Tag Archives: Carlos Latuff

Radio Waves: Research on Gen Z Listenership, Early Women in Radio, Carlos Latuff Interview, and “Your Next Tech Purchase Should Be a Radio”

Radio Waves:  Stories Making Waves in the World of Radio

Because I keep my ear to the waves, as well as receive many tips from others who do the same, I find myself privy to radio-related stories that might interest SWLing Post readers.  To that end: Welcome to the SWLing Post’s Radio Waves, a collection of links to interesting stories making waves in the world of radio. Enjoy!

Many thanks to SWLing Post contributors Jeb, Dennis Dura, and Dan Van Hoy for the following tips:


Edison Research: 55% Of Gen Z Listen to AM/FM Radio Every Day But… (Radio Insight)

n their latest Share Of Ear study, Edison Research notes that over 55% of 13-24 year-olds listen to AM/FM radio daily.

However the study notes that these Gen Z listeners spend 50% less of their total share of time listening to AM/FM radio than the average 13+ population meaning they spend less time with radio than older generations. They also mostly listen to AM/FM in the car with 50% of their listening coming in vehicles. The study also notes that these 13-24 year-olds use a radio receiver 50% less than the average 13+ population, and they use their phones for listening 75% more than the average 13+ population with 58% more of their total share of time listening to streaming audio than the average 13+ population. Their share of YouTube listening, which is surveyed only for music and music videos, is 98% higher than the average 13+ population.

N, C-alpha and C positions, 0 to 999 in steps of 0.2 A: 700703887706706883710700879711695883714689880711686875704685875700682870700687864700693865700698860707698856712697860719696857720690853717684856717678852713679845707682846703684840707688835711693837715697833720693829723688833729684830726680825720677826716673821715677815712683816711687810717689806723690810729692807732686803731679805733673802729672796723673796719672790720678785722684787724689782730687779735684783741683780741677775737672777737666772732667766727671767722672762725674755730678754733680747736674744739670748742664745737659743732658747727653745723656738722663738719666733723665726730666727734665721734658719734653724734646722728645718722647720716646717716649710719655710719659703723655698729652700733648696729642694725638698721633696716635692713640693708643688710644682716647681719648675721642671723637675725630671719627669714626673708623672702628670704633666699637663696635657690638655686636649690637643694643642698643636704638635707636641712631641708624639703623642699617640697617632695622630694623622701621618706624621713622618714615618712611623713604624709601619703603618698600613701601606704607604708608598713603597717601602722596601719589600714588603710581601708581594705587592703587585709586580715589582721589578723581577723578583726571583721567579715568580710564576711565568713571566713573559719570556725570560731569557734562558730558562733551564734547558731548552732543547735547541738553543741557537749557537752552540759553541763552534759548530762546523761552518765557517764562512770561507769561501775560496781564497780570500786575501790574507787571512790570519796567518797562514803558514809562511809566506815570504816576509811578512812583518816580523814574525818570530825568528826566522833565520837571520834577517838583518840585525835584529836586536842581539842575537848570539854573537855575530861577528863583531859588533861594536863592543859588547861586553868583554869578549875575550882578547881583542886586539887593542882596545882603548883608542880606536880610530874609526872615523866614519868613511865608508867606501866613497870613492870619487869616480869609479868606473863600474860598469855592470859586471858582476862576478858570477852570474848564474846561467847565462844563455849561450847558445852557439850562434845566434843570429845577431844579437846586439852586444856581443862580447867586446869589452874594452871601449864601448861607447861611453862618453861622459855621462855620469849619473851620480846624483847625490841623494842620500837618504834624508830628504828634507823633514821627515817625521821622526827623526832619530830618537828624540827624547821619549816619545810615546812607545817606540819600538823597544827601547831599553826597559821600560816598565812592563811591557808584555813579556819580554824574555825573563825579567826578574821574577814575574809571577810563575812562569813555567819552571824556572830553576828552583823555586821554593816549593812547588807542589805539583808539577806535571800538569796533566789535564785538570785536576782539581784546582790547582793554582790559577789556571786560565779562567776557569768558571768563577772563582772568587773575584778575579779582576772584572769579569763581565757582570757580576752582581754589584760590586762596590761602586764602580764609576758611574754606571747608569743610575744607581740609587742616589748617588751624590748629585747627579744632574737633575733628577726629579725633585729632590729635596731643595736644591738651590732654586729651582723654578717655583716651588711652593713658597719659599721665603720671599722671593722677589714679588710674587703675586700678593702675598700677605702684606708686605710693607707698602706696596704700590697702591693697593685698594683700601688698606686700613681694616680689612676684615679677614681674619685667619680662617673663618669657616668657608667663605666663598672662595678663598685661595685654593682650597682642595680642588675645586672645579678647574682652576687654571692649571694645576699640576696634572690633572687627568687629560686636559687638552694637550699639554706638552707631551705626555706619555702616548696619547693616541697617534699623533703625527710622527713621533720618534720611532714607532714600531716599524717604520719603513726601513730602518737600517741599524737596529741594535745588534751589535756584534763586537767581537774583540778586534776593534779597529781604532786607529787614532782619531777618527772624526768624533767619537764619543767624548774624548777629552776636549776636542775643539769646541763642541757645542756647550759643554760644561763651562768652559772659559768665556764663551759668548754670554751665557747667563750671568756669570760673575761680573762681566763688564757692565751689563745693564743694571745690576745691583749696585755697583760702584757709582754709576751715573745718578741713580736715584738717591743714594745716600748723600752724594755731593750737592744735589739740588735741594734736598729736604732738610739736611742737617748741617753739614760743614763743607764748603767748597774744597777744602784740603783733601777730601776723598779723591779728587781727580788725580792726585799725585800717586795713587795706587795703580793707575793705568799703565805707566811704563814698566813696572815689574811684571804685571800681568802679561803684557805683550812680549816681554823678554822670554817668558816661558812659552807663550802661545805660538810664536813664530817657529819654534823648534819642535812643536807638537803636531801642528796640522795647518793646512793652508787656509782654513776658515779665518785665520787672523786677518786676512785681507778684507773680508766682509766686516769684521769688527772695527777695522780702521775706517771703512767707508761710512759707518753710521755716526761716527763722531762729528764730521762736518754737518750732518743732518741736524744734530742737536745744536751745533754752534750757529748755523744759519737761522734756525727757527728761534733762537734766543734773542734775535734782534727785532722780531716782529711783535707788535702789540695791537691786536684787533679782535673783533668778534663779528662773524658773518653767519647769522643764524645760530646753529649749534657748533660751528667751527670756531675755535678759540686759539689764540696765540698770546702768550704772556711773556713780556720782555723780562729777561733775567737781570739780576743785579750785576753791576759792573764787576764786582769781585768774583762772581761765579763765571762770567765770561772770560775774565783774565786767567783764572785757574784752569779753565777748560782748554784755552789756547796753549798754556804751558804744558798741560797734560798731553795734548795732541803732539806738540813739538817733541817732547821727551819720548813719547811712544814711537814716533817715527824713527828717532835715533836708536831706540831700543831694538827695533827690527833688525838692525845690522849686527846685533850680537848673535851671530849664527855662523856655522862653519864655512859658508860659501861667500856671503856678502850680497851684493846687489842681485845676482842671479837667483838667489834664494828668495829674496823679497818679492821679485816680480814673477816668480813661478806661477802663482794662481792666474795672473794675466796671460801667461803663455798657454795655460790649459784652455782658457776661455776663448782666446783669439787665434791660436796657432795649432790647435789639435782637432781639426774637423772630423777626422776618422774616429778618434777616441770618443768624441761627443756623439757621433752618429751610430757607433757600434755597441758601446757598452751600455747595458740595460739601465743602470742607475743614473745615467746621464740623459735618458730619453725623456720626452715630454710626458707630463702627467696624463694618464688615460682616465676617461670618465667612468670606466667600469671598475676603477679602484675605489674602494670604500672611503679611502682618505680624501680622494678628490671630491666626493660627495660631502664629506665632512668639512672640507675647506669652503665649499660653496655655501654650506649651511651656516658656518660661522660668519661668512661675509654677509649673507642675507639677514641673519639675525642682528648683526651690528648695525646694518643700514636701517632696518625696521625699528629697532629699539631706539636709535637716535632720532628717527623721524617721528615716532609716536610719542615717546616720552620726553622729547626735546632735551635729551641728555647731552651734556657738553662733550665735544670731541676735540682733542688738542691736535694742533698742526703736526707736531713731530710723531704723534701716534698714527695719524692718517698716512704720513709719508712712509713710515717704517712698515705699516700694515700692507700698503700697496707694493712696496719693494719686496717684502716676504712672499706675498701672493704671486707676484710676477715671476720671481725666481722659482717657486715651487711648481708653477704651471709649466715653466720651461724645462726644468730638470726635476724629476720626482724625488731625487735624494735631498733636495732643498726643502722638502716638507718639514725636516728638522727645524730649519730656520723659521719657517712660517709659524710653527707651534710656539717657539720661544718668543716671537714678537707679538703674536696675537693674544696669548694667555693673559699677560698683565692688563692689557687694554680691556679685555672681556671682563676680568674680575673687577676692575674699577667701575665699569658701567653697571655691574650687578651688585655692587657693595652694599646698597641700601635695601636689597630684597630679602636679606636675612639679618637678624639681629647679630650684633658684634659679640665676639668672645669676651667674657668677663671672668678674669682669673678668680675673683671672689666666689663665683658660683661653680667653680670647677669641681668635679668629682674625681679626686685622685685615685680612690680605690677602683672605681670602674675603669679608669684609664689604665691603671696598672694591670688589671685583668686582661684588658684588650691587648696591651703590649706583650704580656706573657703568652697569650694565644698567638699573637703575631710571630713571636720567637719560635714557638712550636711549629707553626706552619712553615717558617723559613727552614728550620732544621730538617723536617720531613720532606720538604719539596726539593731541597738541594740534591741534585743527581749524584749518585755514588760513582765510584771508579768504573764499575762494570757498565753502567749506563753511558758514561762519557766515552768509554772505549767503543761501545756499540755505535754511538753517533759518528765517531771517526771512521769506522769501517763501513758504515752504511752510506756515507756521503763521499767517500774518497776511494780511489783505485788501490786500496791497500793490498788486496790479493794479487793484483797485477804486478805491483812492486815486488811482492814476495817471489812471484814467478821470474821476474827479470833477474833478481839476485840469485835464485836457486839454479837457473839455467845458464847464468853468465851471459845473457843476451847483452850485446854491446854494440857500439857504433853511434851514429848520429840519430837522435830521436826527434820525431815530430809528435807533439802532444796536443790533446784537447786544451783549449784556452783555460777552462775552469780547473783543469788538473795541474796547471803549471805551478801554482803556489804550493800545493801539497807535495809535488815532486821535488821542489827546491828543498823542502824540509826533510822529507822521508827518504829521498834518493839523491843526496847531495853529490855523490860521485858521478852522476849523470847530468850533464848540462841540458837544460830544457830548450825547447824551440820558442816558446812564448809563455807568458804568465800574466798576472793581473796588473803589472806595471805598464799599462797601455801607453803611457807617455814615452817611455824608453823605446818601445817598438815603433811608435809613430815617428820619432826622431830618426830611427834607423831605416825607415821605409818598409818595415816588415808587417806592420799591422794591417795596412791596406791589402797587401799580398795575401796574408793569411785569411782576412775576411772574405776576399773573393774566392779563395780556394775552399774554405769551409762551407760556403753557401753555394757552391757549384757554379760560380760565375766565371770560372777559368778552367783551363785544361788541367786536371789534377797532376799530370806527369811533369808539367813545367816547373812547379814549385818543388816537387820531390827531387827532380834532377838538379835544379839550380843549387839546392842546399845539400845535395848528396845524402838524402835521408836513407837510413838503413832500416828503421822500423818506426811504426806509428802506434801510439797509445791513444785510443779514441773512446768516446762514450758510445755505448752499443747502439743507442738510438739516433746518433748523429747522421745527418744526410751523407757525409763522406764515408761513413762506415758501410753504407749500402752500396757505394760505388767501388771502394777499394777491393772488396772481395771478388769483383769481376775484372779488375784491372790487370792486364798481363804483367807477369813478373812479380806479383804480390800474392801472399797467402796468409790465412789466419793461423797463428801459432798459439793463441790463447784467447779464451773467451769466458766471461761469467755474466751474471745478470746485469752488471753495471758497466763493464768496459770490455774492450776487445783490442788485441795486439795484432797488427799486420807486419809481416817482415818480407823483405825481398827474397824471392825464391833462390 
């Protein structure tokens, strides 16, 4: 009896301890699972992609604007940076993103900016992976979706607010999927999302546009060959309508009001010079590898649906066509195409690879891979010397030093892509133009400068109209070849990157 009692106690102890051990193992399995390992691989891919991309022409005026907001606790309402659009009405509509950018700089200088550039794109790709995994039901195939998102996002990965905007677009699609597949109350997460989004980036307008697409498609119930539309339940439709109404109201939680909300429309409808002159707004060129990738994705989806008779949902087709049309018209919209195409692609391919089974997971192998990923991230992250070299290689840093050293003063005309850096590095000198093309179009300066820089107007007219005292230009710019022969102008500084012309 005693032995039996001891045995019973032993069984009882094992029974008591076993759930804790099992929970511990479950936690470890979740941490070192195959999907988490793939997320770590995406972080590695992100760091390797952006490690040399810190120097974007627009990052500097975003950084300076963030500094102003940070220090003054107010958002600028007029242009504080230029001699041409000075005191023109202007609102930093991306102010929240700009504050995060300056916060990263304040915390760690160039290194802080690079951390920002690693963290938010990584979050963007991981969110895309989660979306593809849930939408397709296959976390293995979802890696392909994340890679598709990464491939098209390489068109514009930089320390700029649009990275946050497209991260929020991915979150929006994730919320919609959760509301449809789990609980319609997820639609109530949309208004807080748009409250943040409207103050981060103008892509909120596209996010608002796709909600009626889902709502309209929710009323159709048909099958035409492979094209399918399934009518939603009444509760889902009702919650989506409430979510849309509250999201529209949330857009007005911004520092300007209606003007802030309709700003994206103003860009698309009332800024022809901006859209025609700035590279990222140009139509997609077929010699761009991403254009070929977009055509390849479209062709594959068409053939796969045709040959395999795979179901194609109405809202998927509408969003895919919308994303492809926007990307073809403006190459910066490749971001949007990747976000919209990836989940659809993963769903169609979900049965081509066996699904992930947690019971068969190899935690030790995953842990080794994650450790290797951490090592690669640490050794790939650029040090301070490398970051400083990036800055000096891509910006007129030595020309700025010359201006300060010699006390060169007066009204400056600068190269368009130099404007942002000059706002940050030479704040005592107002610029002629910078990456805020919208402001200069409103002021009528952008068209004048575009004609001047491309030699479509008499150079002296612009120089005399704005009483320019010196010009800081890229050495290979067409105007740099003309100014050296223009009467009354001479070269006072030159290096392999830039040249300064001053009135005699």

The study also notes that 89% of their listening to AM/FM is done through a traditional radio and only eleven percent coming from streaming of broadcast brands.[]

The Women Who Overcame Radio’s Earliest Glass Ceilings (Radio World)

Before the dawn of broadcasting, women were frequently hired as wireless operators, and so it was not a surprise that women’s voices were heard as announcers and program hosts in the early days of broadcast radio.

Sybil Herrold was perhaps the world’s first disc jockey; she played Victrola records on her husband Charles Herrold’s experimental station, which broadcast in San Jose from 1912 to 1917.

In Boston, Eunice Randall’s voice was heard on a variety of programs over AMRAD station 1XE (which became WGI in 1922). In New York City, WOR audiences regularly heard Jesse Koewing, who was identified on the air only as “J.E.K.” while Betty Lutz was the popular “hostess” heard on WEAF.

At WAHG (now WCBS), 16-year-old Nancy Clancy was billed as the country’s youngest announcer.[]

Coffee and Radio Listen – Episode 2 Carlos Latuff (Coffee and Listen)

Carlos Henrique Latuff de Sousa or simply “Carlos Latuff”, for friends, (born in Rio de Janeiro, November 30, 1968) is a famous Brazilian cartoonist and political activist. Latuff began his career as an illustrator in 1989 at a small advertising agency in downtown Rio de Janeiro. He became a cartoonist after publishing his first cartoon in a newsletter of the Stevadores Union in 1990 and continues to work for the trade union press to this day.

With the advent of the Internet, Latuff began his artistic activism, producing copyleft designs for the Zapatista movement. After a trip to the occupied territories of the West Bank in 1999, he became a sympathizer for the Palestinian cause in the context of the Israeli-Palestinian conflict and devoted much of his work to it. He became an anti-Zionist during this trip and today helps spread anti-Zionist ideals.

His page of Instagram (https://www.instagram.com/carloslatuff/) currently has more than 50 thousand followers, where of course, you can see his work as a cartoonist and also shows his passion on the radio.[]

Your Next Tech Purchase Should Be a Radio (PC Mag)